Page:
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by Amy Humphreys
Thursday, August 30, 2012
Harry Blake’s witty songs make for a refreshing and entertaining evening of cabaret
»Songwriter Harry Blake and singer Alice Keedwell together make up The House of Blakewell, and the duo arrives at The King’s Head fresh from an award-winning performance at The Soho Theatre.
The evening takes us on a witty and entertaining journey through a repertoire of left-wing, anti-governmental and self-deprecating parables for the modern Londoner.
Blake sits at the piano, quietly resplendent in dinner jacket, while Keedwell takes centre stage in a twenties-style white dress and a variety of other get-ups, including a Tam o’Shanter, full Cardinal’s costume and dirty mackintosh (not simultaneously!)
Blake writes the songs and proves himself a talented lyricist, drily weaving catchy rhymes and punchy one-liners like a musical David Mitchell, and Keedwell, the show’s vocalist, has plenty of charm and a fabulous voice which ensure each song hits its mark with an appreciative audience.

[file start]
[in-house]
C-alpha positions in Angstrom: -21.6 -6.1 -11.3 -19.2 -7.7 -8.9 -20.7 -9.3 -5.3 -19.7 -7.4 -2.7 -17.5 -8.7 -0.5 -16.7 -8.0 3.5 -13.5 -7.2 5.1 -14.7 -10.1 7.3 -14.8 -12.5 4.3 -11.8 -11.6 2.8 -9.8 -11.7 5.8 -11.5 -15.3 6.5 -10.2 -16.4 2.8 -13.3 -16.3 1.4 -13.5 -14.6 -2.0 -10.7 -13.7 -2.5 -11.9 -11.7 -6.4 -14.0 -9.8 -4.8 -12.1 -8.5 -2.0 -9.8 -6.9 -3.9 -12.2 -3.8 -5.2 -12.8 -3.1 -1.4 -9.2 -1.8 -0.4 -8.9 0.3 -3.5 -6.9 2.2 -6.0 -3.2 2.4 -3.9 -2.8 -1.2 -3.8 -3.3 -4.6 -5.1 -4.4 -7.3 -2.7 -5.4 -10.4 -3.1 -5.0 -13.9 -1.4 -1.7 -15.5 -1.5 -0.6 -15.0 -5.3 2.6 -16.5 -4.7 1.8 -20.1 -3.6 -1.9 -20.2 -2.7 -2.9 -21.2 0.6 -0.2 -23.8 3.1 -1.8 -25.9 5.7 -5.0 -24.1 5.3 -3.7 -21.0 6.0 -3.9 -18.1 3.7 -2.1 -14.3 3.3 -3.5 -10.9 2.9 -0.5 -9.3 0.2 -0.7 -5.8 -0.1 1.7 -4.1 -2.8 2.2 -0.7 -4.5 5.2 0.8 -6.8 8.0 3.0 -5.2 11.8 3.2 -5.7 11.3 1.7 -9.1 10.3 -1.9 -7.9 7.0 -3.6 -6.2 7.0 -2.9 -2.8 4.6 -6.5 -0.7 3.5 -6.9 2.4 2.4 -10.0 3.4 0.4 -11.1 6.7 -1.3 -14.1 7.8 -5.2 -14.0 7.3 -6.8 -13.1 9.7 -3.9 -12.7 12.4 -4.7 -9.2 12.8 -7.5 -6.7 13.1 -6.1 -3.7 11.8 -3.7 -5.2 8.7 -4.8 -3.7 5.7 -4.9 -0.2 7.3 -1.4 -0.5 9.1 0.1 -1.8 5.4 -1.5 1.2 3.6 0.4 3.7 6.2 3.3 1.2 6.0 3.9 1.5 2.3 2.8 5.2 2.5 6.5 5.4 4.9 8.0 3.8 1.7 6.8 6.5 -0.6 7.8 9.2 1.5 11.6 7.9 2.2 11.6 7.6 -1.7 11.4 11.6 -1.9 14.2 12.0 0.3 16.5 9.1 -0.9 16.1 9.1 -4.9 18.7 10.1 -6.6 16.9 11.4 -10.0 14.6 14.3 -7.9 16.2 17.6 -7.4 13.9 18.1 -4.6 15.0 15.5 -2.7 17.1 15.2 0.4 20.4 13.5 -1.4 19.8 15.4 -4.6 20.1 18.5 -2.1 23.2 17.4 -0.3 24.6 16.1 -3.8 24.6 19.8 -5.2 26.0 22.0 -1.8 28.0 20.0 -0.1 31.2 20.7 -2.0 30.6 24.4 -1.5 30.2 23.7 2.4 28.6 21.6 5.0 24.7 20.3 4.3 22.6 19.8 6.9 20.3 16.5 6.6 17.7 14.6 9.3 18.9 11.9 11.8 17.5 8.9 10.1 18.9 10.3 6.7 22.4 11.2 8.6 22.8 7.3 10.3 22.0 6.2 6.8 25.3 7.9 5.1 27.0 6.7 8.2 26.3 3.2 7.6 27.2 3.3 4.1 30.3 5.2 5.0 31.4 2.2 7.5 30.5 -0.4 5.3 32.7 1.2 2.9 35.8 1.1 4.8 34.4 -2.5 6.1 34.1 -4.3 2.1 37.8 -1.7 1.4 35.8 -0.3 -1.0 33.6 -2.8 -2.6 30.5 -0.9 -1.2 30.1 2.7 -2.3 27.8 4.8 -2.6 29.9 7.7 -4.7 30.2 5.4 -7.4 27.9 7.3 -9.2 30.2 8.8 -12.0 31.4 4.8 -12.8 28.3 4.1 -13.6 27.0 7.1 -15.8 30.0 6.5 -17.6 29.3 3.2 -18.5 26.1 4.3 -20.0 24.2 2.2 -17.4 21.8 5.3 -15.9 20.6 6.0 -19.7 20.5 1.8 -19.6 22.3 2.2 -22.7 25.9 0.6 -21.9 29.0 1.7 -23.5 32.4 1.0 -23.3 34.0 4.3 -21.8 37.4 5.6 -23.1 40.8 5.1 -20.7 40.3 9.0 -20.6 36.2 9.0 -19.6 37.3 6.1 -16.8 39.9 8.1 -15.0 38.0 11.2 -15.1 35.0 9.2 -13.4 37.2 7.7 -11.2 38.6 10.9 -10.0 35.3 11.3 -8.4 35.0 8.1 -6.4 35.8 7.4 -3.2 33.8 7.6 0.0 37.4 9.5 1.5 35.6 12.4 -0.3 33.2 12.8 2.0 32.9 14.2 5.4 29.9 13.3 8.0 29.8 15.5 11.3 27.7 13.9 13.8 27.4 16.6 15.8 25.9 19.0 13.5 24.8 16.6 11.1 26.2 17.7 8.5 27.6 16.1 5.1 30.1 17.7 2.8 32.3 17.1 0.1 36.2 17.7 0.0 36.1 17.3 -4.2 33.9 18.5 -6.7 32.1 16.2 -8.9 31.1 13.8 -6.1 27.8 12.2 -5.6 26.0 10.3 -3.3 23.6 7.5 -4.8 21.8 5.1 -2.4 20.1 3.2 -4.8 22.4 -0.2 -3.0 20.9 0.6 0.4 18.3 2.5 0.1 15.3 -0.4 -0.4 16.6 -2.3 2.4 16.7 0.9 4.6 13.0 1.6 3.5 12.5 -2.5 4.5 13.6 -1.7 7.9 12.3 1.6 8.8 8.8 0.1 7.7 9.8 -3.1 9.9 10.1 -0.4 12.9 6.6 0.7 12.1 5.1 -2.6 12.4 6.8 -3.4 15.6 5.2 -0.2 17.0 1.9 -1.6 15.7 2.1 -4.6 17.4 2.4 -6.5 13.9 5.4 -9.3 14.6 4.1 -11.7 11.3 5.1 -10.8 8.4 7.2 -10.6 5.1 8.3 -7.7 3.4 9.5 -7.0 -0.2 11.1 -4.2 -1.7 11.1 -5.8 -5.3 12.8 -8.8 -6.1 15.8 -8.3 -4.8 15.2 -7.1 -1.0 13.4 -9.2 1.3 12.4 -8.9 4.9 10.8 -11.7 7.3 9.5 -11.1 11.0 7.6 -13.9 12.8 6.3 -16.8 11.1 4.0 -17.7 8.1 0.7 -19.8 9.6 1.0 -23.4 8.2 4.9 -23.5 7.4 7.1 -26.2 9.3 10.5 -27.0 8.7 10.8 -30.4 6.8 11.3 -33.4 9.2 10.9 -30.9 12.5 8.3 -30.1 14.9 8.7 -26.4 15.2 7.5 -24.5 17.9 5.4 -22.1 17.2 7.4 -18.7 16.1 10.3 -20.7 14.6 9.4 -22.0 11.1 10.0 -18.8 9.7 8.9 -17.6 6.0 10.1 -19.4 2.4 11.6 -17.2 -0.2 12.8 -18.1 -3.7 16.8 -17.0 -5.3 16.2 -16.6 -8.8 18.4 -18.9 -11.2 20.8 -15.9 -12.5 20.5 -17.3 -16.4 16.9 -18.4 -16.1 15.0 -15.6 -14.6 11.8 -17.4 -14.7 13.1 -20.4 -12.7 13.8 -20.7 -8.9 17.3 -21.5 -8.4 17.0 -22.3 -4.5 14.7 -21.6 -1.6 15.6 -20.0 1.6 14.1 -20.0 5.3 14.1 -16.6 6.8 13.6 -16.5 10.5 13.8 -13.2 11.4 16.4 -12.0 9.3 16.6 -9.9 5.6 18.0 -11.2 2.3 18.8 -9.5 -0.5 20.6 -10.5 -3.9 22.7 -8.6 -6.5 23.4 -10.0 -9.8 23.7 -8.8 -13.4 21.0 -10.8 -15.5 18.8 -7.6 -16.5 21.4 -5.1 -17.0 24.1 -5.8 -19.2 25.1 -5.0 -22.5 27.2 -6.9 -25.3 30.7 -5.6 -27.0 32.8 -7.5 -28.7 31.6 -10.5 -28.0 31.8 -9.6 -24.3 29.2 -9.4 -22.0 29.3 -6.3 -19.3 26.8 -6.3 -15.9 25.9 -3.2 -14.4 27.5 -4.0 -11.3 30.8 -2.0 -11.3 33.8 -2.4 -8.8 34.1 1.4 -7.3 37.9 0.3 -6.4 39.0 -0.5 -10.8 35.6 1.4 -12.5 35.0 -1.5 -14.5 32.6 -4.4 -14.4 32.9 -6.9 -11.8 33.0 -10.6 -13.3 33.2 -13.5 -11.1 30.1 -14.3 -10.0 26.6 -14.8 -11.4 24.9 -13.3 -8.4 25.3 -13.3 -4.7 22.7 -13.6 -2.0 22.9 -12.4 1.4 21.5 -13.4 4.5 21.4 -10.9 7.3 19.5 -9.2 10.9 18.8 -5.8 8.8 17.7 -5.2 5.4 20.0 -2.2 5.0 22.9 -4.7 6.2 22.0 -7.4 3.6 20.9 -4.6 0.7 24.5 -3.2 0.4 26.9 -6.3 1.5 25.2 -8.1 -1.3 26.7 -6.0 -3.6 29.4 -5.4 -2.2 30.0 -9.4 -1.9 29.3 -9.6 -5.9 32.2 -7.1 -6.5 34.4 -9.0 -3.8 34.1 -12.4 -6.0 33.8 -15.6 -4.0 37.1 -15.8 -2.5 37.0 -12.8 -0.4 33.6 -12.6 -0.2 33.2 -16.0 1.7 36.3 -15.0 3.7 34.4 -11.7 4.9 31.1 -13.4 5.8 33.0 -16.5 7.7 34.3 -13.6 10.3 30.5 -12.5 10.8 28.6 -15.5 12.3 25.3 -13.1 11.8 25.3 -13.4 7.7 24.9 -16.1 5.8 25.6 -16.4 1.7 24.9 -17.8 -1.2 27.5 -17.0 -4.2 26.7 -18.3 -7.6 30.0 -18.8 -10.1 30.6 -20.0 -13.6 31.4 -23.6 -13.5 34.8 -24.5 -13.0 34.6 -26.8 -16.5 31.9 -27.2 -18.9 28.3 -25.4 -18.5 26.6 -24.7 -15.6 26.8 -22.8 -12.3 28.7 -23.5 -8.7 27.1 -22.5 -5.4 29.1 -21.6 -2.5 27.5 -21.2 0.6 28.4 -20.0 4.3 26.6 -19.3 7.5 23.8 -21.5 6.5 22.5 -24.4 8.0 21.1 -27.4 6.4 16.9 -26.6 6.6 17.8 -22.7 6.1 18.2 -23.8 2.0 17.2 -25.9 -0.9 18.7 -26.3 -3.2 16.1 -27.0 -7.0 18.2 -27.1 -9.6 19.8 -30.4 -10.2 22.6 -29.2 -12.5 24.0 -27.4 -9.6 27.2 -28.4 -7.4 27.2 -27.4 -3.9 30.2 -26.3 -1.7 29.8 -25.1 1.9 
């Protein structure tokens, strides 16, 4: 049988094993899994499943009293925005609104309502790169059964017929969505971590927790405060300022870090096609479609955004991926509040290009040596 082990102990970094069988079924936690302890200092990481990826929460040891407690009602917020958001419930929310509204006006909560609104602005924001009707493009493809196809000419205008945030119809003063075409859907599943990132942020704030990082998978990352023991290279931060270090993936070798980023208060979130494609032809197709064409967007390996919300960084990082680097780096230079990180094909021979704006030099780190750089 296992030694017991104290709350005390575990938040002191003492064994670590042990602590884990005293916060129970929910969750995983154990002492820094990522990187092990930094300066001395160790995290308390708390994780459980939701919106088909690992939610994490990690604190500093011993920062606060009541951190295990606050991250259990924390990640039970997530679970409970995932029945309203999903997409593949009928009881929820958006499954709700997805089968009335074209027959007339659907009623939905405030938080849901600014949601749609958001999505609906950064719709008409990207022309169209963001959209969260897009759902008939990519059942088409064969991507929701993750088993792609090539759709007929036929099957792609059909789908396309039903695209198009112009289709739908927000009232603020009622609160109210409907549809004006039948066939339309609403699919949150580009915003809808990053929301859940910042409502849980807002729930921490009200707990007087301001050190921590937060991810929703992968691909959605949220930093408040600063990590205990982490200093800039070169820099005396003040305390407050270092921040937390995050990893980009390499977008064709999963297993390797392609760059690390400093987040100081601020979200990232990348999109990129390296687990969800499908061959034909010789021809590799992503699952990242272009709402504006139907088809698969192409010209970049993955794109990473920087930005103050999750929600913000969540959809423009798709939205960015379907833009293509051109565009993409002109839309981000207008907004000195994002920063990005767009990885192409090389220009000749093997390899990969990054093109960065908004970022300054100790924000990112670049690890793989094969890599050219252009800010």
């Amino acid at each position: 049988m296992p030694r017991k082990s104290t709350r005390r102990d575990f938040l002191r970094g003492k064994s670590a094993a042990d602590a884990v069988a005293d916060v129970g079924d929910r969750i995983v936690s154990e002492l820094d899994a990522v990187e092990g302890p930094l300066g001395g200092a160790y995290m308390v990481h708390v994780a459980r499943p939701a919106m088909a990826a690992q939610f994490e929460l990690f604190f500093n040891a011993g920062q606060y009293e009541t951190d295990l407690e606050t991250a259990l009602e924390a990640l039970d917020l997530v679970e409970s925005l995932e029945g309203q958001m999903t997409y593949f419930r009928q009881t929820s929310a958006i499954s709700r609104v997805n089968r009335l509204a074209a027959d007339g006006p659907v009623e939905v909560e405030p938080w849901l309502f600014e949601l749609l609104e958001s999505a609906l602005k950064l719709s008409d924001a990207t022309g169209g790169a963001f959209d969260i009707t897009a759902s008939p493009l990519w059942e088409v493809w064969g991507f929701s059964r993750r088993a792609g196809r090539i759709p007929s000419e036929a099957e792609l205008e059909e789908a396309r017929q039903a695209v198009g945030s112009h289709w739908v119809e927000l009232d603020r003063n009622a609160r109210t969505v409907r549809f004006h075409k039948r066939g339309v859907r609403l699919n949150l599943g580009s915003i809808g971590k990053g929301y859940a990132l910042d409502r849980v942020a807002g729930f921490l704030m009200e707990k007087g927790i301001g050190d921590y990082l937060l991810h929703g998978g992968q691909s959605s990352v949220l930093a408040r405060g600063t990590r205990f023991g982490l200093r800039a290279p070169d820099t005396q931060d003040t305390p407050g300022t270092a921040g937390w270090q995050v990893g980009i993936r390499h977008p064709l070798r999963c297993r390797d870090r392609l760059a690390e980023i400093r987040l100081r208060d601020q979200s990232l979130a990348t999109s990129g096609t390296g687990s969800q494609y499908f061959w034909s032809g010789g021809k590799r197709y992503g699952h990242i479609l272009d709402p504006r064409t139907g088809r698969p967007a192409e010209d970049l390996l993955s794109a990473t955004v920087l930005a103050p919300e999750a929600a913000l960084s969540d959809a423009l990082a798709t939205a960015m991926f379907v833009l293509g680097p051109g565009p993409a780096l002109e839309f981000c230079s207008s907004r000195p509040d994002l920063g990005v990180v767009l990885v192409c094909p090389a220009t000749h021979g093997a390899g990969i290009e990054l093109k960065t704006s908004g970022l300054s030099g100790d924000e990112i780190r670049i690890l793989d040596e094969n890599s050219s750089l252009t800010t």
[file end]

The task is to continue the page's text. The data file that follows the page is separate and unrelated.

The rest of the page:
In true cabaret style, audience participation is encouraged with the help of printed lyrics in the programme and the intimate and friendly space that is The King’s Head.
I and my date for the evening, a man allergic to sing-a-longs of any description, were heartily warbling along by the second number - a Lonnie Donegan meets old time music hall pastiche on the oh-so-trendy Hackney dad, My Old Man.
This is a refreshingly simple evening of cabaret. The House of Blakewell allows the wit of the lyrics and a clear, quality execution to the lead the way ahead of gimmicks or brashness.
At £10 for just under an hour’s entertainment it is a little pricey, but if you can spare a tenner you would do well to spend in hour in this delightful company’s company.
* The House of Blakewell was at The King’s Head in Upper Street, N1, on Monday, August 27. There will be another show on Sunday, September 2.